Most recently, Blasi et al. reported finding a donor’s HIV strain in an HIV-positive recipient’s blood and urine up to 16 days after kidney transplantation, but not thereafter.33 Importantly, the donor HIV strain was susceptible to the recipient’s ART regimen from the outset, though the recipient’s regimen was additionally fortified with rilpivirine (RPV) from postoperative day 1 as a precaution.

In summary, donor HIV viral strains appear to be detected in the blood of recipients in many cases within the first few weeks after transplantation, although whether this represents productive infection of new cells, lysing of donor-derived infected cells or a combination of both is unclear. Considering the potential risk of superinfection, we recommend that an infectious diseases and/or HIV expert should review all available donor HIV treatment history and resistance test information prior to transplantation, and that an anticipated inability of the recipient to control the donor HIV strain should be considered a contraindication to transplantation (see ‘Recommendations’ section).

Human immunodeficiency virus-negative recipients

The risk of an HIV-negative recipient acquiring HIV from an organ from an HIV-positive donor is currently unknown, and is likely to be influenced by multiple donor and recipient characteristics, and the nature of the solid organ that is transplanted. When the donor’s HIV infection is only diagnosed subsequent to transplantation (because of the donor inadvertently being in the window period of HIV testing), HIV infection of the recipient appears highly likely. However, under the controlled conditions described by Botha et al., where the donor has a stably suppressed VL and the recipient is started on ART prior to transplantation, the risk of HIV transmission to the recipient is far less certain.27 In the one such published case to date, the results of HIV testing were equivocal, with initial seroconversion at day 43 and then slow waning of the serological response approaching undetectable levels over the course of a year. No plasma or cell-associated HIV has been detected in the recipient even by using ultrasensitive assays, although this testing was only possible on samples obtained from day 111 onwards. The interpretation of these results is not straightforward, particularly in the post-transplantation setting, where antibody responses may be attenuated because of anti-rejection immunosuppression. Possible explanations for the HIV antibody pattern observed include the recipients’ systemic infection with HIV, confinement of the HIV infection within the maternally derived donor liver, a purely serological response generated by the donor liver, and a recipient serological response generated to HIV antigens in the absence of replication-competent virus.27,34,40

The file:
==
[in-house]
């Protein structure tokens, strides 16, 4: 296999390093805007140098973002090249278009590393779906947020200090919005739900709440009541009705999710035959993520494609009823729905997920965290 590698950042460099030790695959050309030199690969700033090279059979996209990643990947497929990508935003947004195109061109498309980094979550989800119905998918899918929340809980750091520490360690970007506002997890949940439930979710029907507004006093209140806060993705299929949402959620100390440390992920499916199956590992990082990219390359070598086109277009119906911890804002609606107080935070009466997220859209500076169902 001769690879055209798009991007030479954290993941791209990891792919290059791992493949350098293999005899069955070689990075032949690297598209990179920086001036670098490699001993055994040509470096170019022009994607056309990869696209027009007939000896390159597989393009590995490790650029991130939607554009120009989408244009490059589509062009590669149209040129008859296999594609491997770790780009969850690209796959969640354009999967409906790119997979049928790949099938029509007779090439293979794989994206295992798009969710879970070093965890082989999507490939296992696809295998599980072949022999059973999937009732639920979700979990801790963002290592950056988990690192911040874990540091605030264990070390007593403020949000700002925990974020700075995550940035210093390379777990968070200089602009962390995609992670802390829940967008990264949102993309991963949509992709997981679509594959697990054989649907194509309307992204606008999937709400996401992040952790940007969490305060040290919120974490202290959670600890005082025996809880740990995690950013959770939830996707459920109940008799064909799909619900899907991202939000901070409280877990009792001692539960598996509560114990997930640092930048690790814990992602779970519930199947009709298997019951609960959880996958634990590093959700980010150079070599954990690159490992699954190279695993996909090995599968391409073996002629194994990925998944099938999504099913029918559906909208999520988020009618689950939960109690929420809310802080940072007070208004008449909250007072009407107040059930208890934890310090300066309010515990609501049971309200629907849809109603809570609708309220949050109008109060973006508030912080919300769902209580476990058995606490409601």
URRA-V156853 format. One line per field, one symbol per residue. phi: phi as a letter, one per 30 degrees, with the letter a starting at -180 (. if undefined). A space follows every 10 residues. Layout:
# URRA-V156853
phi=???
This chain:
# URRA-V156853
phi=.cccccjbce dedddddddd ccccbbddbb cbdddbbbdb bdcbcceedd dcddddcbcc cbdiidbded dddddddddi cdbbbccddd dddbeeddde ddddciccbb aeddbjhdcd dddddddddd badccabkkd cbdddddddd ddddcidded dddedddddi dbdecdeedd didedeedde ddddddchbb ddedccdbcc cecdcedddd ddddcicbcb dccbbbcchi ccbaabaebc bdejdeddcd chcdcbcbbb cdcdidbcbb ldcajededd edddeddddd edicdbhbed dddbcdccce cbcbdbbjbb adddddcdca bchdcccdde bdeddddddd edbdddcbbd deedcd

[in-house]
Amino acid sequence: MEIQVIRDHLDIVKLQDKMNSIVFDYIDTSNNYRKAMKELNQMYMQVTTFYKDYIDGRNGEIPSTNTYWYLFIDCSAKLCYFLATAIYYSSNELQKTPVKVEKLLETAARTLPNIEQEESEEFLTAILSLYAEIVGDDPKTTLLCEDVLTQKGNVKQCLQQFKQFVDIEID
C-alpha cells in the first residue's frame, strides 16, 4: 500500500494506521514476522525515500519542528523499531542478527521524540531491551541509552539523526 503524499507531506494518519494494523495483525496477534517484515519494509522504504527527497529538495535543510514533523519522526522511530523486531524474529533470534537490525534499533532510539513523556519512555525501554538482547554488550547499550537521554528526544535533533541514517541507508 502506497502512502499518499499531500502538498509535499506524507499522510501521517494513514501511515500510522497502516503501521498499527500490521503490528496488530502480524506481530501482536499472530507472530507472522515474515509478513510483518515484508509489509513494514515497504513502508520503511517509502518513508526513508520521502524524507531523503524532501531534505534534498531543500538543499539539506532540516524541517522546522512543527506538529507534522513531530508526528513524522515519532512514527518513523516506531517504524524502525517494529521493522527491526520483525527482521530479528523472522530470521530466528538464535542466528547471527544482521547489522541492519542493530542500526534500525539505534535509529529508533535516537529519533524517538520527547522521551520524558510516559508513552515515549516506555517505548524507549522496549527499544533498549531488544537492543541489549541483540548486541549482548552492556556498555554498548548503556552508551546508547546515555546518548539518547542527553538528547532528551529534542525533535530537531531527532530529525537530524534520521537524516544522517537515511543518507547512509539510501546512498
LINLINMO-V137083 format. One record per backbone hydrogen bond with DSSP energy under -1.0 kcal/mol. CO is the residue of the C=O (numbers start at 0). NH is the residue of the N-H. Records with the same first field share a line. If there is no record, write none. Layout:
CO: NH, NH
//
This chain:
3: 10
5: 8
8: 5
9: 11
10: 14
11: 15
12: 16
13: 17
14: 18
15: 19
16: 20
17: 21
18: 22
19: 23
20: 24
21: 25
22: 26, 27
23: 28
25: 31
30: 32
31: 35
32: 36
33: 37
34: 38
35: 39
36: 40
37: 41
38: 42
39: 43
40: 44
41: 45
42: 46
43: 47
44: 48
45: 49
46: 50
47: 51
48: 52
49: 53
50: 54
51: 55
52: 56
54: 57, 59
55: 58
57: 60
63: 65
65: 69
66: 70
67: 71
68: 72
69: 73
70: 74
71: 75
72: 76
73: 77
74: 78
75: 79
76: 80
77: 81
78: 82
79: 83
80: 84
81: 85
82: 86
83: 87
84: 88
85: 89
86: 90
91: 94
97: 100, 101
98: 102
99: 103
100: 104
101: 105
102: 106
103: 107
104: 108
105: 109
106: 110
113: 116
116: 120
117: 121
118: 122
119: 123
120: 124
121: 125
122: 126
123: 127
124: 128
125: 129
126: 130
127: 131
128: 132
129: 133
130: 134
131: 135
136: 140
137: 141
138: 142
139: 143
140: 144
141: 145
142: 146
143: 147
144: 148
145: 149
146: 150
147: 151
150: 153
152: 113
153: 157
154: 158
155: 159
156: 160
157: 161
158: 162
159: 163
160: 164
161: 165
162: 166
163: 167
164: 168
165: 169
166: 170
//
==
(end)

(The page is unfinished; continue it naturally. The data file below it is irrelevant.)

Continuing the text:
We recommend that all available donor HIV treatment history and resistance test information should be reviewed prior to transplantation, as for HIV-positive recipients. Any anticipated inability of the recipient to control the donor’s HIV strain should similarly be a contraindication to transplant, regardless of the precautions put in place to limit the acquisition of HIV (see ‘Recommendations’ section).

Recommendations for donor and recipient eligibility

Recipient eligibility
Human immunodeficiency virus-positive recipient

Eligibility criteria for HIV-positive transplant recipients:

  • CD4+ count ≥ 200 cells/µL (≥ 100 cells/µL can be considered for liver transplant recipients provided there is no history of opportunistic infections or malignancies). For children aged < 5 years, a CD4+% threshold of 15% should be used.
  • Chronic patients: plasma VL < 50 copies/µL (most recent test performed within 3 months prior to transplantation).
  • For organs from HIV-positive donors: the recipient must be able to tolerate an ART regimen effective against the donor’s HIV strain.

Rationale: Patients are required to have a CD4+ count ≥ 200 cells/µL (for patients aged < 5 years, a CD4+% threshold of 15% should be used). Although any cut-off is somewhat arbitrary, we endorse a CD4+ threshold of 200 cells/µL for two reasons: (1) it is a threshold which provides protection against many opportunistic infections, some of which may be difficult to diagnose and may cause significant post-transplantation morbidity and mortality; and (2) with the exception of liver transplants, the safety of organ transplantation below this recipient CD4+ level has not been established, as trials have generally excluded patients with CD4+ counts below this level. In the case of HIV-positive recipients of liver transplants, there is evidence that using a CD4+ threshold ≥ 100 cells/µL is safe provided there is no history of any opportunistic infection or malignancy (in which case a CD4+ threshold of 200 cells/µL is recommended).41 Another exception to the rule would be immune non-responders, who fail to reconstitute an adequate CD4+ count despite prolonged viral suppression, but this requires consultation with an infectious diseases specialist on a case-by-case basis.